The vitamin B complex is made up of all the known essential water-soluble vitamins except for vitamin C. There are eight vitamins in the group, thiamin (vitamin B1), riboflavin (vitamin B2), niacin (vitamin B3), pantothenic acid (vitamin B5), pyridoxine (vitamin B6), biotin (B7), folate (vitamin B9) and the cobalamins (vitamin B12). They are all found naturally in many common foods and are essential in helping our bodies extract energy from the food we eat.
Vitamin B1 is integral to the growth, development, and function of the cells within our body.
The human body needs vitamin B2 for cellular respiration whilst vitamin B3 helps the digestive system, skin, and nerves to function.
Pantothenic acid (B5) and biotin (B7) help turn the carbohydrates, fats and proteins in the food we eat, into the energy needed for growth.
Vitamin B6 is essential for amino acid metabolism and is also involved in brain development during pregnancy and infancy as well as immune function.
Our bodies need folate (B9) as it is essential to the production of DNA. It facilitates the steps required for cell division. Low levels of folate during early stages of pregnancy can increase the risk of neural tube defects in babies. While it is naturally present in many foods, its synthetic form, folic acid, is often used to fortify foods. In fact, in many countries including Australia and the USA, it is mandatory for folic acid to be added to bread.
Vitamin B12 helps keep the body’s nerve and blood cells healthy and it too helps produce DNA. It also helps prevent a type of anaemia. As only animal foods naturally contain vitamin B12, it is important for people who eat little or no animal foods, such as vegetarians and vegans, to ensure they get enough B12 . Vegans may require a supplement.
Vitamin C (also known as ascorbic acid) has many important functions, yet due an evolutionary mutation humans, unlike most other mammals, are unable to produce it within the body. Instead we must get it as part of our diet. Luckily, vitamin C is found naturally in most fruits and vegetables, like oranges, mangoes, capsicums, broccoli, strawberries and tomatoes are top sources. Vitamin C is one of the water-soluble vitamins, which means that the body excretes the excess in urine, rather than storing it in fat.
The vitamin C we do absorb plays an important role in healing wounds and in our immune function. It is also a key antioxidant that studies have shown can help regenerate other antioxidants. In addition to these vital functions, vitamin C consumption significantly increases the human body’s ability to absorb iron from plant-based sources like dried beans, peas, lentils, oats and other wholegrains and also vegetables into the blood. On the other hand, a deficiency of Vitamin C can result in the disease scurvy, symptoms of which include weakness, exhaustion, sore arms and legs, gum disease and eventually death. So maintaining vitamin C levels through a healthy diet is key to our ongoing good health.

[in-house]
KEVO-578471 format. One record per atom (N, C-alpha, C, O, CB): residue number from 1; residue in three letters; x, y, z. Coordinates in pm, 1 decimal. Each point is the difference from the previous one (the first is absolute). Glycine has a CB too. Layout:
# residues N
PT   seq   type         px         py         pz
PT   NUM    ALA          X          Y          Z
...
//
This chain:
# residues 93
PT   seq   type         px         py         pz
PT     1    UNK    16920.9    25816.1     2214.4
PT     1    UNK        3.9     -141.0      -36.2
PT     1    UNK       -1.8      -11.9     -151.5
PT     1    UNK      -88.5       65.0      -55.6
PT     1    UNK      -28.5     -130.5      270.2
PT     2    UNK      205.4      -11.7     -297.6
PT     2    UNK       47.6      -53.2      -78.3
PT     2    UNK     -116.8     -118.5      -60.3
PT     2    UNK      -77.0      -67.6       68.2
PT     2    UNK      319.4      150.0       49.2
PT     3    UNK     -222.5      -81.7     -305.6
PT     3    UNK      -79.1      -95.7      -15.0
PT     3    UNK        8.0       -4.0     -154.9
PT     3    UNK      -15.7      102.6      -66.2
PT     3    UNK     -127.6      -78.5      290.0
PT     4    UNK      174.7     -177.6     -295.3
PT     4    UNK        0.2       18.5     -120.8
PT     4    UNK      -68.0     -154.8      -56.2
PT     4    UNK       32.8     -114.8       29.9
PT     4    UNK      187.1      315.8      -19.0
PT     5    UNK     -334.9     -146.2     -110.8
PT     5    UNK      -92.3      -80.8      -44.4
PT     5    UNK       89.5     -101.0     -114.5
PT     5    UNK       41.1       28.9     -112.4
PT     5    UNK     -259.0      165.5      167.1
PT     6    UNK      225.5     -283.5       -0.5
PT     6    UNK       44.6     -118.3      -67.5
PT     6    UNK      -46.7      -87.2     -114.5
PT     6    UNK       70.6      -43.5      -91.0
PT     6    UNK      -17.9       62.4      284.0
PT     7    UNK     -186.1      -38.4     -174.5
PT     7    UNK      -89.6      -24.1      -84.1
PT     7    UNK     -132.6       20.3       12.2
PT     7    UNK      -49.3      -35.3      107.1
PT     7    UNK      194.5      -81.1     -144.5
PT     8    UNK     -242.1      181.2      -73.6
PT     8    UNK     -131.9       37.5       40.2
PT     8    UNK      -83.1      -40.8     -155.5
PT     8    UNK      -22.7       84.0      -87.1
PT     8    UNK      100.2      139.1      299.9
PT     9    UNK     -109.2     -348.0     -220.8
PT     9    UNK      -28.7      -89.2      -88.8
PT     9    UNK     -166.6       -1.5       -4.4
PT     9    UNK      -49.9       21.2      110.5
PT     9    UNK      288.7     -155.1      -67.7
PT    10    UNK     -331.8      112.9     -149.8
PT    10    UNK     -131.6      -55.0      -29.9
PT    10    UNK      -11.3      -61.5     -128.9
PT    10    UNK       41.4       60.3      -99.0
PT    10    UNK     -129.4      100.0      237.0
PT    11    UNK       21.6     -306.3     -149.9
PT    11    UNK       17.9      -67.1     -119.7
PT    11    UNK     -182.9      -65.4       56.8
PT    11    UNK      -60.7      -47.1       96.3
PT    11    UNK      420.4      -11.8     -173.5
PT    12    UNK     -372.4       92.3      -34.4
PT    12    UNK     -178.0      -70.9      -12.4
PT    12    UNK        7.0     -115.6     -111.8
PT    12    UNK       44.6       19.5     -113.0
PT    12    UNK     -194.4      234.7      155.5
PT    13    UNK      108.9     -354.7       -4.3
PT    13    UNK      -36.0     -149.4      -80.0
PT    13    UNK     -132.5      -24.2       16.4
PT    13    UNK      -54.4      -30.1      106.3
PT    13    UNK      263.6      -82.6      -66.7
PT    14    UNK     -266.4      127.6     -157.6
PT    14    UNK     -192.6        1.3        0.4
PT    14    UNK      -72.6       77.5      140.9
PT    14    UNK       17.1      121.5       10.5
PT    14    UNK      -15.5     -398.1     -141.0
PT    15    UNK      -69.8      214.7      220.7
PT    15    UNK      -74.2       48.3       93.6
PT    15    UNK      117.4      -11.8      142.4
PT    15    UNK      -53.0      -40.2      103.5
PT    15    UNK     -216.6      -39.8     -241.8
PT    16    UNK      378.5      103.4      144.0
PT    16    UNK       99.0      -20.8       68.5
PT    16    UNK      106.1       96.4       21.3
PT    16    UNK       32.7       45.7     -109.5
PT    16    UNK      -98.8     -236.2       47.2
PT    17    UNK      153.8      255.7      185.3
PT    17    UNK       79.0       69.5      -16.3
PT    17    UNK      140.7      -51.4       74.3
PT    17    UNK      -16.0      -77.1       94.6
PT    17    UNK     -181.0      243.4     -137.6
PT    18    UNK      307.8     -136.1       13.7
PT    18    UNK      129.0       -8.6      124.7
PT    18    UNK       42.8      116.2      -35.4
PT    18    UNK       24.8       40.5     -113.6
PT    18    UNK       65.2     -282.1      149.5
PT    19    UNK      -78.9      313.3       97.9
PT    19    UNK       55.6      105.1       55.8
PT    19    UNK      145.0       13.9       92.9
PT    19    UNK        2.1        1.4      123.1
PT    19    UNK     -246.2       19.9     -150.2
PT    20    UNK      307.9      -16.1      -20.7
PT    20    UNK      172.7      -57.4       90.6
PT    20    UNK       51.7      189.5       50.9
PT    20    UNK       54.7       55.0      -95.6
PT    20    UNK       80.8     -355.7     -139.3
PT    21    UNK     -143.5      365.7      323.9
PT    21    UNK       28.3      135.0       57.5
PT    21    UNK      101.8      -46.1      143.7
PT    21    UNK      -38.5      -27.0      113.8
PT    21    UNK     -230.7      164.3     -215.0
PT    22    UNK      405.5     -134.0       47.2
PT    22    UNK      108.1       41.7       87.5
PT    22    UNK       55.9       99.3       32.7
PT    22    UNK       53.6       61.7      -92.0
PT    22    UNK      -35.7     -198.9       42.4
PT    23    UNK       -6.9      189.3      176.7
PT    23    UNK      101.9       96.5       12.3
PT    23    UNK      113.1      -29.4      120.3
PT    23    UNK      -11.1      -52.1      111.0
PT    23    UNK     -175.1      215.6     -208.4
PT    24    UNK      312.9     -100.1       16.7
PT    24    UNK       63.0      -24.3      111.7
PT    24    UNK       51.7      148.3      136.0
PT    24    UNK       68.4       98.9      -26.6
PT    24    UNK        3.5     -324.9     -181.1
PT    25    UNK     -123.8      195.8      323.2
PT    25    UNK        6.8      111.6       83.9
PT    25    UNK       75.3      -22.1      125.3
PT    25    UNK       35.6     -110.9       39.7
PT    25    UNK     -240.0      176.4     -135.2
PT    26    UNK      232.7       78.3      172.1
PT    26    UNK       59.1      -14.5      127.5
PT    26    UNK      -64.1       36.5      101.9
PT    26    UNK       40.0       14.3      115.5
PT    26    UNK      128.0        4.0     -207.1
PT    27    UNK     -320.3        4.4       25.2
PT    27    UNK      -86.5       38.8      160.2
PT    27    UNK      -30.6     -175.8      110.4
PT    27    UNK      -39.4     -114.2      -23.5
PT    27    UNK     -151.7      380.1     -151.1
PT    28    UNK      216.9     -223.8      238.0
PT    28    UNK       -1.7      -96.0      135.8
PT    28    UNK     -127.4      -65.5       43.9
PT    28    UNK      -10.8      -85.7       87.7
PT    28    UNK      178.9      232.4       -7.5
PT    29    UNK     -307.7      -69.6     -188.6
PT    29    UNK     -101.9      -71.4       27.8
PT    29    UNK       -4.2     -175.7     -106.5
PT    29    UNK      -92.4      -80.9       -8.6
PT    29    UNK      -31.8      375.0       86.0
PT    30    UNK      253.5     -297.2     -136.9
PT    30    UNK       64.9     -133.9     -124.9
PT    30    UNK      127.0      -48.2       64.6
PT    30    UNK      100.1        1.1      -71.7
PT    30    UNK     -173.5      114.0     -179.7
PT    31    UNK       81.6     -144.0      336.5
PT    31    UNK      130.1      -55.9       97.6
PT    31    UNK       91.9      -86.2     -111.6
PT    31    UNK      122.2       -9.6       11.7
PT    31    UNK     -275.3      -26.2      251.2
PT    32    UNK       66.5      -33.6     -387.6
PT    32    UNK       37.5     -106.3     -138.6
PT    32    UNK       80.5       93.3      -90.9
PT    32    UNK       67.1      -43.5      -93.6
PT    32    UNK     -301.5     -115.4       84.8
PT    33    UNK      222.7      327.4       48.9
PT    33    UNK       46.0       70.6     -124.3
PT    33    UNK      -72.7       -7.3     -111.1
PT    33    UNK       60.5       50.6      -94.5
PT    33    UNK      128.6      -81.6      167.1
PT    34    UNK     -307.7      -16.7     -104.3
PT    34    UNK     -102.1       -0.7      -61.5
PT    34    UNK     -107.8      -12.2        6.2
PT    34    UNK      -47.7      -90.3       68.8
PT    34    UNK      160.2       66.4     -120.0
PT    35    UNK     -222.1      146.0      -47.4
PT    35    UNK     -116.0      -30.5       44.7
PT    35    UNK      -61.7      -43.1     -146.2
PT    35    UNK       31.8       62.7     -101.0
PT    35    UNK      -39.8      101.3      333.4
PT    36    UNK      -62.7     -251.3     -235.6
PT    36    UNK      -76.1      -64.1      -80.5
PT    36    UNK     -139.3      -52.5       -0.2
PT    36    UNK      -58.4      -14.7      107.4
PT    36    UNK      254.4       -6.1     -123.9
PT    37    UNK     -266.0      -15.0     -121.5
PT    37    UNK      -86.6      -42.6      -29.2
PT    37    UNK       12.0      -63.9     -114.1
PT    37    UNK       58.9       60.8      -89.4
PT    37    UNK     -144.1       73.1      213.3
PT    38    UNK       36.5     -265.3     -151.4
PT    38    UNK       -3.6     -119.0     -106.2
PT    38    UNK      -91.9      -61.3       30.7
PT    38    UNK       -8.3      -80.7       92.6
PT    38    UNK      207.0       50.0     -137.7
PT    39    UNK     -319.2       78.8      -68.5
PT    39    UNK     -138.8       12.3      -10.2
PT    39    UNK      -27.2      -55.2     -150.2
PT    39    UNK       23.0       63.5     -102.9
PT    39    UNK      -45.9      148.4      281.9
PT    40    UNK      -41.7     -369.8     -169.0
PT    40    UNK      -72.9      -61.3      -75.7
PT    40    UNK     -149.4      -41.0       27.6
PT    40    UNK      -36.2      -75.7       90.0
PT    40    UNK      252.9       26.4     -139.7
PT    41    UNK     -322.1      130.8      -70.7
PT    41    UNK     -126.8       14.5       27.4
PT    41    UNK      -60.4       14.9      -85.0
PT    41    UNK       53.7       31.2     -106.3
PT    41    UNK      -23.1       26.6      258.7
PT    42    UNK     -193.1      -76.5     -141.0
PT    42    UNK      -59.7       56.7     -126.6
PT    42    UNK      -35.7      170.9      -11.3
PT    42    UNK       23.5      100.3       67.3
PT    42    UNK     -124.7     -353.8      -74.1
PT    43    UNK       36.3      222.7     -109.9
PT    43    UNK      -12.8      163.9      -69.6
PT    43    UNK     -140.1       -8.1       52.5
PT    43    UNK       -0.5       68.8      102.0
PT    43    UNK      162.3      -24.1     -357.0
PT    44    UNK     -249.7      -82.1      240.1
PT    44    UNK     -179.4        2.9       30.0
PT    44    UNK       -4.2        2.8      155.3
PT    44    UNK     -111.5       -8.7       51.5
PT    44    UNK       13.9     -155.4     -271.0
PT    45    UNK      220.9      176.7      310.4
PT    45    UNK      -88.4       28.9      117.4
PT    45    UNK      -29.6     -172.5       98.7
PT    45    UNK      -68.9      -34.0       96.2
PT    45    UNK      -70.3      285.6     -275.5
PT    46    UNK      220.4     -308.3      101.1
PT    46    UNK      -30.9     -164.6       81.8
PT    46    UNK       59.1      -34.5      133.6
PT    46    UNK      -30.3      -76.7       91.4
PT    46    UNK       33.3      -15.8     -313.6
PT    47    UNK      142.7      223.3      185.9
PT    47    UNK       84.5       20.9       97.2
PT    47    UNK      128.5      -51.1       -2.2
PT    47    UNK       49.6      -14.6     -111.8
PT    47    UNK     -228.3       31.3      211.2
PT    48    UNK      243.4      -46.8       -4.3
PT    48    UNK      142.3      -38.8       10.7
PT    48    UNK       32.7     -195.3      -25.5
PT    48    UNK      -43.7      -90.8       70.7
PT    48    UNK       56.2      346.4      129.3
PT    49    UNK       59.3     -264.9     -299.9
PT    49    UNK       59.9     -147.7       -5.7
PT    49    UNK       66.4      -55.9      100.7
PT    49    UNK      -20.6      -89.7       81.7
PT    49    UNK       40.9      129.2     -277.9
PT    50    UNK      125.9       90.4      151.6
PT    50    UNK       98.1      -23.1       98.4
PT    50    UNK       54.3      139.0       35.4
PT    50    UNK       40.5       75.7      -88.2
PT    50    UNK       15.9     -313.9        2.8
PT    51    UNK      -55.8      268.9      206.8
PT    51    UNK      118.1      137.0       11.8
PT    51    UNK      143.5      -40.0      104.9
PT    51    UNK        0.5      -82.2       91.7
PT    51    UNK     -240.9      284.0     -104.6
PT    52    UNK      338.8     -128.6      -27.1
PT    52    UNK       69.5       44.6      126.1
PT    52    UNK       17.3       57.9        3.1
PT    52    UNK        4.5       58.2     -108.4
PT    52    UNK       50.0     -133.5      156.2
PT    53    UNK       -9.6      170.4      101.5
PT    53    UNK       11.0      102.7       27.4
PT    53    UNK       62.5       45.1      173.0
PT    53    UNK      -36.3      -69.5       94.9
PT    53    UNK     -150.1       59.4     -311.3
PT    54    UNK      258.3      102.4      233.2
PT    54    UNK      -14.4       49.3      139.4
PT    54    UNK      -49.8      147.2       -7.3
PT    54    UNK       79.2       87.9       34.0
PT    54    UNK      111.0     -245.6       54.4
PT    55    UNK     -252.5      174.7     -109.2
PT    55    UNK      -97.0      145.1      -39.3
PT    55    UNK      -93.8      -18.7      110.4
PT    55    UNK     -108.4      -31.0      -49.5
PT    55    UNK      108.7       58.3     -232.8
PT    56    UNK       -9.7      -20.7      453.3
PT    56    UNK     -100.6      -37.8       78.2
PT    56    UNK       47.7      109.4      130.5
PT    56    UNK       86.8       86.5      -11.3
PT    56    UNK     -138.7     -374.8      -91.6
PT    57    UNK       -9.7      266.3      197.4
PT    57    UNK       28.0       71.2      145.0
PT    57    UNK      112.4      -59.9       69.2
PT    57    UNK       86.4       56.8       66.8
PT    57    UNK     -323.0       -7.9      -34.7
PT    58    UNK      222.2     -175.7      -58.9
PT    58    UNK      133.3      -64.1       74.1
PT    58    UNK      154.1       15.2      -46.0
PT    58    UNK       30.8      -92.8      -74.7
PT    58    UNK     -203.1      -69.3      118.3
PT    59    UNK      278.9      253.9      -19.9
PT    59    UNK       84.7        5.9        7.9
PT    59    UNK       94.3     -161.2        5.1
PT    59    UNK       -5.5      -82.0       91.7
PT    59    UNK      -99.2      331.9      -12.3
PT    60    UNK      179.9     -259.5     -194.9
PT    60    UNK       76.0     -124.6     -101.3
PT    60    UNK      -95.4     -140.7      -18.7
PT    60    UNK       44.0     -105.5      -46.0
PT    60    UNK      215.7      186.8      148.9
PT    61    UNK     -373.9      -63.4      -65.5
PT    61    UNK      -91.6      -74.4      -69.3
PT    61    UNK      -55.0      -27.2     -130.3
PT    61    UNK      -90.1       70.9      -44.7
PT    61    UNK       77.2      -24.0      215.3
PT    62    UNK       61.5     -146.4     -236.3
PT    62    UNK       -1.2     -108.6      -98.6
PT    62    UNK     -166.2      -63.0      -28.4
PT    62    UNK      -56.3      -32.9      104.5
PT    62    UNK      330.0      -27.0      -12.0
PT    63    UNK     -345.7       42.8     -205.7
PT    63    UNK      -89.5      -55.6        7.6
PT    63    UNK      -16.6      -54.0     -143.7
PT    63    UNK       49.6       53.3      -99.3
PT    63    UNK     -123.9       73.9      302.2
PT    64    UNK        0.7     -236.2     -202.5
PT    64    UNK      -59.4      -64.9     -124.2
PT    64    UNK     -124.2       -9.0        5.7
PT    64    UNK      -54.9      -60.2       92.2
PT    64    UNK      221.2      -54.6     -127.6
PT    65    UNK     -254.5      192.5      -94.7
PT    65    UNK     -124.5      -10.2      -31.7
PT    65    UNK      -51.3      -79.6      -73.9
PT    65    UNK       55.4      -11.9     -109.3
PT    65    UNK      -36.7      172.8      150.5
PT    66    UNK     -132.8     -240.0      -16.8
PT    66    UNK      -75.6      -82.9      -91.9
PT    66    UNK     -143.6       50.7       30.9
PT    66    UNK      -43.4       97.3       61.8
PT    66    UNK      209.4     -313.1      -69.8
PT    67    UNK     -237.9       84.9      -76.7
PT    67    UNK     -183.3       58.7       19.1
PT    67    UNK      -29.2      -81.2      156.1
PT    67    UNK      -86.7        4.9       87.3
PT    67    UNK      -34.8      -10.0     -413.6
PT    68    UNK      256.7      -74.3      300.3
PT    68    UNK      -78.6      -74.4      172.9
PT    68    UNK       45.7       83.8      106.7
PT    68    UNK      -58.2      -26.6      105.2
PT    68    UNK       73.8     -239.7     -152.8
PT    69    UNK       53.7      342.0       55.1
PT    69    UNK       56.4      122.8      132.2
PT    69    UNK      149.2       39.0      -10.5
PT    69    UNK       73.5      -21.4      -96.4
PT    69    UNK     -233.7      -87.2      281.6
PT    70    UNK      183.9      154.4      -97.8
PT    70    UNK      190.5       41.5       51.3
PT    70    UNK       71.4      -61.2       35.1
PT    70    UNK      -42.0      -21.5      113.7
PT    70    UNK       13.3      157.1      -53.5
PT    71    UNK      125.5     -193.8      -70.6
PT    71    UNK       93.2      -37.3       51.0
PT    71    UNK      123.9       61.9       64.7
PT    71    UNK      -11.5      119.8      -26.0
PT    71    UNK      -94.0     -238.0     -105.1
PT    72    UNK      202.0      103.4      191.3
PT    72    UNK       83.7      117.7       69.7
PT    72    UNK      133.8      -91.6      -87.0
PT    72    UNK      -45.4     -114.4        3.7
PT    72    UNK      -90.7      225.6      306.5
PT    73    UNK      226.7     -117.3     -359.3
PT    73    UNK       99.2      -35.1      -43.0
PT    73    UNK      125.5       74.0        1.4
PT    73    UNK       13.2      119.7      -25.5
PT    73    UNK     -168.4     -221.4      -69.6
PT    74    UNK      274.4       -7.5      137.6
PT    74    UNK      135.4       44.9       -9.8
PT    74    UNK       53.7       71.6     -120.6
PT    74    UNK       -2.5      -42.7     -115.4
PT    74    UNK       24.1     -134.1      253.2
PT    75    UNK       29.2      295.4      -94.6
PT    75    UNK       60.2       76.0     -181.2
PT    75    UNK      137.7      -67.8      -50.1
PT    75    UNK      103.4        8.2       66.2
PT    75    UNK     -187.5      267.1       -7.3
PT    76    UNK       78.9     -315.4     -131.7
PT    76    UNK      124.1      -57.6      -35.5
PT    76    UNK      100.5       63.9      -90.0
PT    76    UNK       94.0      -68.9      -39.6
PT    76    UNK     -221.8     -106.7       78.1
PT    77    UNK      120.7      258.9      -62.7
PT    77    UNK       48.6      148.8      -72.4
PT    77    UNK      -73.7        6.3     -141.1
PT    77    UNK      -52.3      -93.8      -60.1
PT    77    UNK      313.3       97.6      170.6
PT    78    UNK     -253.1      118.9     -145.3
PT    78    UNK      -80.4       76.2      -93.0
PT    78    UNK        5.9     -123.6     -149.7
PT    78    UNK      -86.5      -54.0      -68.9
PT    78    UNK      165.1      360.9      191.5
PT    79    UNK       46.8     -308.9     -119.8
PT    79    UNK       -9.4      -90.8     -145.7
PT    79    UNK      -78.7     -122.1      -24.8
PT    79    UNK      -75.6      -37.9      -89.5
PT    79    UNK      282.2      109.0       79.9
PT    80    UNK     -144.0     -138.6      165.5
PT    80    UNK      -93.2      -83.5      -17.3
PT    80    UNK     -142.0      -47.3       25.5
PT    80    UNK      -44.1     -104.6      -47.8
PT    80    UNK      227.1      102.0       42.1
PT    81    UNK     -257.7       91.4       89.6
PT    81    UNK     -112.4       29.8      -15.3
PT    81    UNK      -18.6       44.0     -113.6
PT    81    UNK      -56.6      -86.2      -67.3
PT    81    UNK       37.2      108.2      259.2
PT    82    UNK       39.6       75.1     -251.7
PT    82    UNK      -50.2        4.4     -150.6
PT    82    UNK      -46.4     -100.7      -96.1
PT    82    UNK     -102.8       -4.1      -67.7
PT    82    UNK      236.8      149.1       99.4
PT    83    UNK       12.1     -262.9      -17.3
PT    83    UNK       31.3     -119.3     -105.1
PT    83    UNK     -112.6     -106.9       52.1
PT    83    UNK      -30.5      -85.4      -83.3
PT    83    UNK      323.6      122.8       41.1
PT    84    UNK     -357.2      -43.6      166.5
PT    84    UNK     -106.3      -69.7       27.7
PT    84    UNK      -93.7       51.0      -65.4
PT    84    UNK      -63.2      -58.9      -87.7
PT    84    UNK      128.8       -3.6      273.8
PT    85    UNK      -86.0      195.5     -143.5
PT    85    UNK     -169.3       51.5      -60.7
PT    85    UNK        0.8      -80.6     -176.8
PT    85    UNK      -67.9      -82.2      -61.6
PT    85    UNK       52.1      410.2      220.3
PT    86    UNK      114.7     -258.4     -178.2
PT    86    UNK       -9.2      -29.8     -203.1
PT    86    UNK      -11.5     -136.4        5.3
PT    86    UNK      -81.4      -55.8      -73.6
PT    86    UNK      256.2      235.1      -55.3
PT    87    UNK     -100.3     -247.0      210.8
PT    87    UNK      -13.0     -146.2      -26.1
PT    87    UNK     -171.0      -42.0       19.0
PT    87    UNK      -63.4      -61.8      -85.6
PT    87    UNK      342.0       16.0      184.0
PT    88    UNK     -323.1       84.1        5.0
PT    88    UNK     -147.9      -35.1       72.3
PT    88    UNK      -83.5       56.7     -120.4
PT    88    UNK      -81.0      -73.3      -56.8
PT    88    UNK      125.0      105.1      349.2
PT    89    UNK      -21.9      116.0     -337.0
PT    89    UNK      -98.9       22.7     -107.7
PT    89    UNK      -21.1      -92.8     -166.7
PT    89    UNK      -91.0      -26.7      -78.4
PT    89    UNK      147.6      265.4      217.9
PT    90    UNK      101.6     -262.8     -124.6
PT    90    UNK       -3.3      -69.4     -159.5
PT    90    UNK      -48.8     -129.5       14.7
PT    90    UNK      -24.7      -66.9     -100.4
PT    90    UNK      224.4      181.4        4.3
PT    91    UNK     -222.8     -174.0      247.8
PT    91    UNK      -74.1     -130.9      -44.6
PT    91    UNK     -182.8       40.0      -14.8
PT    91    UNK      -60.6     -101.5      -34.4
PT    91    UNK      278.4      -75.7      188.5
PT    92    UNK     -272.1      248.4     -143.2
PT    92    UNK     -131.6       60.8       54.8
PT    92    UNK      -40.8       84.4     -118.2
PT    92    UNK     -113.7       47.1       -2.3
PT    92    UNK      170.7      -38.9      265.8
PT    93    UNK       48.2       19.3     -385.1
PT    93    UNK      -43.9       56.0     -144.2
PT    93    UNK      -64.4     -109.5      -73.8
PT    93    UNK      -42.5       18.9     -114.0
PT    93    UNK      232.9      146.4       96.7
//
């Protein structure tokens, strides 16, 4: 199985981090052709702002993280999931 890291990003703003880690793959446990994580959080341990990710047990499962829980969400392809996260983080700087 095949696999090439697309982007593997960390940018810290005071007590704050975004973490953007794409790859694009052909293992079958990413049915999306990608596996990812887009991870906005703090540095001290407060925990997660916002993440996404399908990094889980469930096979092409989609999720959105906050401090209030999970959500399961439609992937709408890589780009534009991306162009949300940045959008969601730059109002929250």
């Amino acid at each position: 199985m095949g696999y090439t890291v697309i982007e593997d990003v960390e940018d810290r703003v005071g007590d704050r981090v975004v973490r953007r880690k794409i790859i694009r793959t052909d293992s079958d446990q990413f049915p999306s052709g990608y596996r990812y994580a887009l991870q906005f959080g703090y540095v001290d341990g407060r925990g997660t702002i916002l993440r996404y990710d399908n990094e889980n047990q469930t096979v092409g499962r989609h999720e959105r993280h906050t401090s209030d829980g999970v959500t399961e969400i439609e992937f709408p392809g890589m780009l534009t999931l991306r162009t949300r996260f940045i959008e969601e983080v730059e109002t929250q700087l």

Vitamin D, also known as the “sunshine vitamin”, is a fat-soluble vitamin that helps the body absorb calcium, which is important for bone strength and health. Ultraviolet (UV) radiation from the sun is necessary for the production of vitamin D in the skin and is the best natural source of vitamin D. Many tissues, including the pancreas, kidneys, intestine, pituitary gland, skin and blood cells also need vitamin D and it assists the function of the immune system. Vitamin D deficiency can result in rickets in children and osteomalacia in adults.
Unlike most of the other vitamins, Vitamin D is not found in many foods. Fatty fish like cod, salmon, mackerel and sardines are among the best food sources of vitamin D and small amounts are found in milk and butter.
Most people are able to reach adequate vitamin D levels just by exposing some area of bare skin (like the arms) to sunlight for just a few minutes each day, most days of the week. Long periods in the sun are not usually necessary and exposure of skin to sunlight should be limited to lower the risk of skin cancer. When out in the sun for more than a few minutes a day, doctors recommend wearing protective clothing and apply sunscreen.
Cells within the body use Vitamin E to interact with each other and to carry out many important functions. Vitamin E helps to maintain healthy skin, good vision, and correct functioning of the immune system. In addition, it acts as an antioxidant, helping to protect cells from the damage caused by free radicals.
Vitamin E occurs naturally in many foods, including vegetable oils, nuts (especially almonds and hazelnuts), sunflower and other seeds and green vegetables. Vitamin E deficiency is rare in healthy people and so most people do not require vitamin E supplements.
Vitamin K is a fat-soluble vitamin that is found in eating green vegetables, blackberries, blueberries and fermented soy products, such as natto. Bacteria in the intestine can also make some vitamin K.
Vitamin K is important as it helps the body produce four of the thirteen proteins needed for blood clotting. If we don’t have enough vitamin K, blood isn’t able to coagulate properly which can lead to excessive and sometimes fatal blood loss. Vitamin K also helps to produce tissue proteins that are needed for healthy bones.